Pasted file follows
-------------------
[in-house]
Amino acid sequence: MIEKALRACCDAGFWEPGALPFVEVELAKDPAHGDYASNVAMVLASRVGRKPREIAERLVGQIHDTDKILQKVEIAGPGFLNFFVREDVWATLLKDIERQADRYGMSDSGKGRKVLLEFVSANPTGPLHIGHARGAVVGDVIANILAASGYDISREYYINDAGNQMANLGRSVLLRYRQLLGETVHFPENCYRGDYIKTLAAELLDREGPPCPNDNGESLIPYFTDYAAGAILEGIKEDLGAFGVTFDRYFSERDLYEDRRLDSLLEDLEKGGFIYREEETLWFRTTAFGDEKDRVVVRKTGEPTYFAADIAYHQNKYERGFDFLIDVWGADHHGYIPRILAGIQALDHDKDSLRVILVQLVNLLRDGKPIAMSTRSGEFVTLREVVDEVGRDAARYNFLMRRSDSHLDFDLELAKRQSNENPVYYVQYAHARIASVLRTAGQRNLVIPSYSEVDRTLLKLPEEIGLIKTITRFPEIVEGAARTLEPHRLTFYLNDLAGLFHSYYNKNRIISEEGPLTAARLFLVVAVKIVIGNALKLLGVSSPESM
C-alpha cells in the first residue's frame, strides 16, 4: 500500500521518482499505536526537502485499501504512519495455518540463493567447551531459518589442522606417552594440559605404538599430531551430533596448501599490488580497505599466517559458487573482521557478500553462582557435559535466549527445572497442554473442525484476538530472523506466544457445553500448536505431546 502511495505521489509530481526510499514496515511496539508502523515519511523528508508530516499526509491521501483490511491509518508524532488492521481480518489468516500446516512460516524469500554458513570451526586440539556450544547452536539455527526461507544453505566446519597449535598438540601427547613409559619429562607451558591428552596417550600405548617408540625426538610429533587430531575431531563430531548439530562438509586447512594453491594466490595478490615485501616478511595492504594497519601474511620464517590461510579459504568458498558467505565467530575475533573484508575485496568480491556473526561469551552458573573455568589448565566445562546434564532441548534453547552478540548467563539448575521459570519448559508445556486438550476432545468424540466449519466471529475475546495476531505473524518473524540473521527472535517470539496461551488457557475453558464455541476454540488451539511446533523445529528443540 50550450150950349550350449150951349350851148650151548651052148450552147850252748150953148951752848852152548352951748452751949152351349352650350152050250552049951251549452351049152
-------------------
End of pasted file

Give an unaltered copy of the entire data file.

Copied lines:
[in-house]
Amino acid sequence: MIEKALRACCDAGFWEPGALPFVEVELAKDPAHGDYASNVAMVLASRVGRKPREIAERLVGQIHDTDKILQKVEIAGPGFLNFFVREDVWATLLKDIERQADRYGMSDSGKGRKVLLEFVSANPTGPLHIGHARGAVVGDVIANILAASGYDISREYYINDAGNQMANLGRSVLLRYRQLLGETVHFPENCYRGDYIKTLAAELLDREGPPCPNDNGESLIPYFTDYAAGAILEGIKEDLGAFGVTFDRYFSERDLYEDRRLDSLLEDLEKGGFIYREEETLWFRTTAFGDEKDRVVVRKTGEPTYFAADIAYHQNKYERGFDFLIDVWGADHHGYIPRILAGIQALDHDKDSLRVILVQLVNLLRDGKPIAMSTRSGEFVTLREVVDEVGRDAARYNFLMRRSDSHLDFDLELAKRQSNENPVYYVQYAHARIASVLRTAGQRNLVIPSYSEVDRTLLKLPEEIGLIKTITRFPEIVEGAARTLEPHRLTFYLNDLAGLFHSYYNKNRIISEEGPLTAARLFLVVAVKIVIGNALKLLGVSSPESM
C-alpha cells in the first residue's frame, strides 16, 4: 500500500521518482499505536526537502485499501504512519495455518540463493567447551531459518589442522606417552594440559605404538599430531551430533596448501599490488580497505599466517559458487573482521557478500553462582557435559535466549527445572497442554473442525484476538530472523506466544457445553500448536505431546 502511495505521489509530481526510499514496515511496539508502523515519511523528508508530516499526509491521501483490511491509518508524532488492521481480518489468516500446516512460516524469500554458513570451526586440539556450544547452536539455527526461507544453505566446519597449535598438540601427547613409559619429562607451558591428552596417550600405548617408540625426538610429533587430531575431531563430531548439530562438509586447512594453491594466490595478490615485501616478511595492504594497519601474511620464517590461510579459504568458498558467505565467530575475533573484508575485496568480491556473526561469551552458573573455568589448565566445562546434564532441548534453547552478540548467563539448575521459570519448559508445556486438550476432545468424540466449519466471529475475546495476531505473524518473524540473521527472535517470539496461551488457557475453558464455541476454540488451539511446533523445529528443540 50550450150950349550350449150951349350851148650151548651052148450552147850252748150953148951752848852152548352951748452751949152351349352650350152050250552049951251549452351049152